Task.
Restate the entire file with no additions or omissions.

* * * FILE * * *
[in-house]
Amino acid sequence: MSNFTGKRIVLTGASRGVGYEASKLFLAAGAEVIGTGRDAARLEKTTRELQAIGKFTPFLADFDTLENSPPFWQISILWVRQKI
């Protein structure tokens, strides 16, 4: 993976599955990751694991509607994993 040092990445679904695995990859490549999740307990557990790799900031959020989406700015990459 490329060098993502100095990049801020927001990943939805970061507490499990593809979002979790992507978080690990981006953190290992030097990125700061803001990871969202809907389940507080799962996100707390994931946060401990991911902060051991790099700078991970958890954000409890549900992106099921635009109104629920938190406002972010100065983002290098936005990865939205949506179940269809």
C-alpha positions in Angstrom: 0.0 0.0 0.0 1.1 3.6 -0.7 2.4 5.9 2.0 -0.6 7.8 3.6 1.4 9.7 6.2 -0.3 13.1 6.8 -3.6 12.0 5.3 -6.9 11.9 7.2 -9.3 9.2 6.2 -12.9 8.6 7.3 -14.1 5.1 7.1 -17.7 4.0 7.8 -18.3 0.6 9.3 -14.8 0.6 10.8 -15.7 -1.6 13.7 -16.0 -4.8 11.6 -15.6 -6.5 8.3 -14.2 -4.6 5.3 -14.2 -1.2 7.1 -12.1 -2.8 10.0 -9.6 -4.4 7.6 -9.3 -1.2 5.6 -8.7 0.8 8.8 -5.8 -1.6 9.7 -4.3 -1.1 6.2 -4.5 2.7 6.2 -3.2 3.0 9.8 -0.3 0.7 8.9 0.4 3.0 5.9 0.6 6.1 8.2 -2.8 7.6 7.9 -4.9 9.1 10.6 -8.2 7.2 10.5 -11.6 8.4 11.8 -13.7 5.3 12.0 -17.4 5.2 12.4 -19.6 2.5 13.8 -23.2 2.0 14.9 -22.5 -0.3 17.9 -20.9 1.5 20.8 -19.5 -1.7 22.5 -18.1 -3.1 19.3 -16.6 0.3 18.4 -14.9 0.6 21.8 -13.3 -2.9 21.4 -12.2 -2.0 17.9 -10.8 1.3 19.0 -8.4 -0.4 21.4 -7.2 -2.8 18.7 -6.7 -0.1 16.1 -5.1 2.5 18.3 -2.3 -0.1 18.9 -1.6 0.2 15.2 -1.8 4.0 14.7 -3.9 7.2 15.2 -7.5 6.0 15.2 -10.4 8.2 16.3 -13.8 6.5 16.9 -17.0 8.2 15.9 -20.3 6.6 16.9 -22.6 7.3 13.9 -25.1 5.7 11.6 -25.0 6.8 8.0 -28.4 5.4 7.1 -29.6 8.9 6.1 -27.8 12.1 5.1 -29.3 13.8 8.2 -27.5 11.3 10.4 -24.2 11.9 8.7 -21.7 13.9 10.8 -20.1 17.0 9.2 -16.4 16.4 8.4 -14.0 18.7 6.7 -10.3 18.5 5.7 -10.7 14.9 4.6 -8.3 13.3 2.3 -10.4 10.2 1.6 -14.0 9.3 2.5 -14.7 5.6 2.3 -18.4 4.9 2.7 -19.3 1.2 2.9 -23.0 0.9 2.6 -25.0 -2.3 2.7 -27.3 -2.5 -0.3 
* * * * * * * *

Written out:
[in-house]
Amino acid sequence: MSNFTGKRIVLTGASRGVGYEASKLFLAAGAEVIGTGRDAARLEKTTRELQAIGKFTPFLADFDTLENSPPFWQISILWVRQKI
């Protein structure tokens, strides 16, 4: 993976599955990751694991509607994993 040092990445679904695995990859490549999740307990557990790799900031959020989406700015990459 490329060098993502100095990049801020927001990943939805970061507490499990593809979002979790992507978080690990981006953190290992030097990125700061803001990871969202809907389940507080799962996100707390994931946060401990991911902060051991790099700078991970958890954000409890549900992106099921635009109104629920938190406002972010100065983002290098936005990865939205949506179940269809």
C-alpha positions in Angstrom: 0.0 0.0 0.0 1.1 3.6 -0.7 2.4 5.9 2.0 -0.6 7.8 3.6 1.4 9.7 6.2 -0.3 13.1 6.8 -3.6 12.0 5.3 -6.9 11.9 7.2 -9.3 9.2 6.2 -12.9 8.6 7.3 -14.1 5.1 7.1 -17.7 4.0 7.8 -18.3 0.6 9.3 -14.8 0.6 10.8 -15.7 -1.6 13.7 -16.0 -4.8 11.6 -15.6 -6.5 8.3 -14.2 -4.6 5.3 -14.2 -1.2 7.1 -12.1 -2.8 10.0 -9.6 -4.4 7.6 -9.3 -1.2 5.6 -8.7 0.8 8.8 -5.8 -1.6 9.7 -4.3 -1.1 6.2 -4.5 2.7 6.2 -3.2 3.0 9.8 -0.3 0.7 8.9 0.4 3.0 5.9 0.6 6.1 8.2 -2.8 7.6 7.9 -4.9 9.1 10.6 -8.2 7.2 10.5 -11.6 8.4 11.8 -13.7 5.3 12.0 -17.4 5.2 12.4 -19.6 2.5 13.8 -23.2 2.0 14.9 -22.5 -0.3 17.9 -20.9 1.5 20.8 -19.5 -1.7 22.5 -18.1 -3.1 19.3 -16.6 0.3 18.4 -14.9 0.6 21.8 -13.3 -2.9 21.4 -12.2 -2.0 17.9 -10.8 1.3 19.0 -8.4 -0.4 21.4 -7.2 -2.8 18.7 -6.7 -0.1 16.1 -5.1 2.5 18.3 -2.3 -0.1 18.9 -1.6 0.2 15.2 -1.8 4.0 14.7 -3.9 7.2 15.2 -7.5 6.0 15.2 -10.4 8.2 16.3 -13.8 6.5 16.9 -17.0 8.2 15.9 -20.3 6.6 16.9 -22.6 7.3 13.9 -25.1 5.7 11.6 -25.0 6.8 8.0 -28.4 5.4 7.1 -29.6 8.9 6.1 -27.8 12.1 5.1 -29.3 13.8 8.2 -27.5 11.3 10.4 -24.2 11.9 8.7 -21.7 13.9 10.8 -20.1 17.0 9.2 -16.4 16.4 8.4 -14.0 18.7 6.7 -10.3 18.5 5.7 -10.7 14.9 4.6 -8.3 13.3 2.3 -10.4 10.2 1.6 -14.0 9.3 2.5 -14.7 5.6 2.3 -18.4 4.9 2.7 -19.3 1.2 2.9 -23.0 0.9 2.6 -25.0 -2.3 2.7 -27.3 -2.5 -0.3 